In addition to these patents, two other U.S. patents also teach a process for oligomerizing olefinic compounds. U.S. Pat. No. 4,108,920 utilizes, as a catalyst for the reaction, a compound which has been prepared by heating a metal oxide which possesses surface hydroxyl groups with hydrogen and nitrogen at an elevated temperature which may range from about 350 C. to about 550 oxide with a solution of titanium tetrafluoride. The impregnated oxide is then cold-rolled, followed by steam drying and further drying the component at an elevated temperature of from about 200 600 also discloses a process for the oligomerization of olefins using a catalyst which has been prepared by heating a metal oxide again possessing surface hydroxyl groups at a temperature in the range of from about 400 titanium tetrachloride vapor in a series of steps at progressively higher temperatures whereby the titanium tetrachloride is composited on the metal oxide. The impregnated metal oxide is then heated in contact with hydrogen at elevated temperatures ranging from about 300 700 and thereafter using this catalyst to oligomerize olefins. U.S. Pat. Nos. 4,048,108 and 4,048,109 disclose methods for preparing the catalysts which are utilized in the aforementioned two U.S. patents. However, the process using these catalysts results in a product mix which is heavy in highly branched chain products. As will hereinafter be shown in greater detail, by utilizing the catalysts of the present invention, it is possible to obtain selective oligomers of olefinic hydrocarbons, the oligomers being selectively less branched compounds.
This invention relates to a process for the oligomerization of olefinic hydrocarbons. More specifically, the invention is concerned with a process for the oligomerization of olefinic hydrocarbons utilizing a specific catalyst composition to obtain selective oligomers of the olefinic feedstock.
Many olefinic hydrocarbons which contain from 4 to about 12 carbon atoms in the chain are utilized in various industries in many ways. For example, one specific use of these hydrocarbons and especially hydrocarbons containing 8 carbon atoms in the chain, is as a component in motor fuels, such as internal combustion engines utilizing gasoline or engines using diesel fuel. The presence of these compounds in motor fuels will improve the octane number of the fuel to a higher level, thus enabling the motor fuel such as gasoline to produce a relatively higher octane number, either in the leaded or unleaded state. Another use of such compounds would be as plasticizers, especially those olefins which possess a relatively straight chain configuration with a minimum of branching such as 1 or 2 methyl substituents on the chain. These compounds will find use, as hereinbefore set forth, as plasticizers which, when added to a plastic will facilitate compounding and improve the flexibility and other properties of the finished product. Examples of uses for olefins containing 6 carbon atoms would be in the synthesis of flavors, perfumes, medicines, dyes and resins, while olefins containing 12 carbon atoms may be used as intermediates in the preparation of detergents, lubricants, additives, plasticizers, in the synthesis of flavors, perfumes, medicines, oils, dyes, etc.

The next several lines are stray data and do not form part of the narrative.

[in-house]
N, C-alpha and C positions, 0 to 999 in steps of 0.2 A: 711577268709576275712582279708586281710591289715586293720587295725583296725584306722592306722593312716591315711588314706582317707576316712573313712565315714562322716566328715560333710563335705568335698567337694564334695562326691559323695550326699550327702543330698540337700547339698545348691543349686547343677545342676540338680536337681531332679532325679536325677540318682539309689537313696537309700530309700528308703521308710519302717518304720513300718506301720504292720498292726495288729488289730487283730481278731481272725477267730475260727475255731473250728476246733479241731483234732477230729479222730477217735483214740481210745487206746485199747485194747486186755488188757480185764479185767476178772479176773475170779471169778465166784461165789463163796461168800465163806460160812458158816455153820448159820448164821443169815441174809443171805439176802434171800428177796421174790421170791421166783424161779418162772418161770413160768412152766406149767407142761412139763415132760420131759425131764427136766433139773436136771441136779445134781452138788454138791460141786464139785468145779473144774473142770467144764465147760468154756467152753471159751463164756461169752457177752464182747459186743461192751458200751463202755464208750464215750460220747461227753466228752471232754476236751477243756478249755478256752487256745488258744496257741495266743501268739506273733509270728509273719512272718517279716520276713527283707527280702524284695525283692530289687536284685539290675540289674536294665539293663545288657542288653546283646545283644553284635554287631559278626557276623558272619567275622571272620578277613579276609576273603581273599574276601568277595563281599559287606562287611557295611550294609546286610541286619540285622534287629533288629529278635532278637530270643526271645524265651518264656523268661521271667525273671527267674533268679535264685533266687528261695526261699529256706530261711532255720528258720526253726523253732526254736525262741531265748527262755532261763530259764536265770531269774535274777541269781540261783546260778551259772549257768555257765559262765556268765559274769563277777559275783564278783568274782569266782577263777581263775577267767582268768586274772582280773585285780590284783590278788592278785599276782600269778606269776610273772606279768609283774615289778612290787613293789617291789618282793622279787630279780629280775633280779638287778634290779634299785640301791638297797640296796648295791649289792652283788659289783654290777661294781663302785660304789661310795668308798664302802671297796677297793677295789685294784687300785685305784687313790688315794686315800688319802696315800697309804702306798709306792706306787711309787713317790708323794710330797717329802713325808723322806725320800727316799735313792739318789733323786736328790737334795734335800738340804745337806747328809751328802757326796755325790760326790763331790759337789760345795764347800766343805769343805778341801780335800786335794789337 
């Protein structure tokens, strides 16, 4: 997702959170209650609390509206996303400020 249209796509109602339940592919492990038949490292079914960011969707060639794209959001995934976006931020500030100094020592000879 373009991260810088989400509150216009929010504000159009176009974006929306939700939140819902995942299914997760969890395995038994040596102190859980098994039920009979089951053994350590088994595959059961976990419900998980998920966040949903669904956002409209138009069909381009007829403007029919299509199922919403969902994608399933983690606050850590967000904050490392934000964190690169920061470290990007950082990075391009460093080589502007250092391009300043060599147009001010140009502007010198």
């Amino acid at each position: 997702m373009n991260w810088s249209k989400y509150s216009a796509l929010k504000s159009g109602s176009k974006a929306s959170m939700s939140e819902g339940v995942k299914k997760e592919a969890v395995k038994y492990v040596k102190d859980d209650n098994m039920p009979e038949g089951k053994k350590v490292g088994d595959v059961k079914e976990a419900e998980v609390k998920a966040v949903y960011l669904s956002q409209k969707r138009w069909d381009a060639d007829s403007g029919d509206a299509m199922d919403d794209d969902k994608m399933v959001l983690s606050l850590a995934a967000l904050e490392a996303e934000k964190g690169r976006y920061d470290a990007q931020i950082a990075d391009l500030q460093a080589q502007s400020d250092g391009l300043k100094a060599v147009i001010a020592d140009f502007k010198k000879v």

It is therefore an object of this invention to provide a process for the oligomerization of olefinic hydrocarbons.
A further object of this invention is to provide a process for the oligomerization of olefinic hydrocarbons utilizing a specific catalyst system whereby selective oligomers may be obtained thereby.
In one aspect, an embodiment of this invention resides in a process for the selective oligomerization of an olefinic hydrocarbon which comprises treating said olefinic hydrocarbon at oligomerization conditions in the presence of a catalyst composite comprising a metal halide intercalated in a carbon matrix, and recovering the resultant selective oligomer.
A specific embodiment of this invention is found in a process for the oligomerization of butene-2 which comprises oligomerizing said butene-2 at a temperature in the range of from about 50 C. and a pressure in the range of from about 50 to about 2000 psig in the presence of a catalyst comprising antimony pentafluoride-graphite intercalated, and recovering the selective oligomers comprising methyl heptene, dimethyl hexene, and tripentene.
Other objects and embodiments can be found in the following further detailed description of the present invention.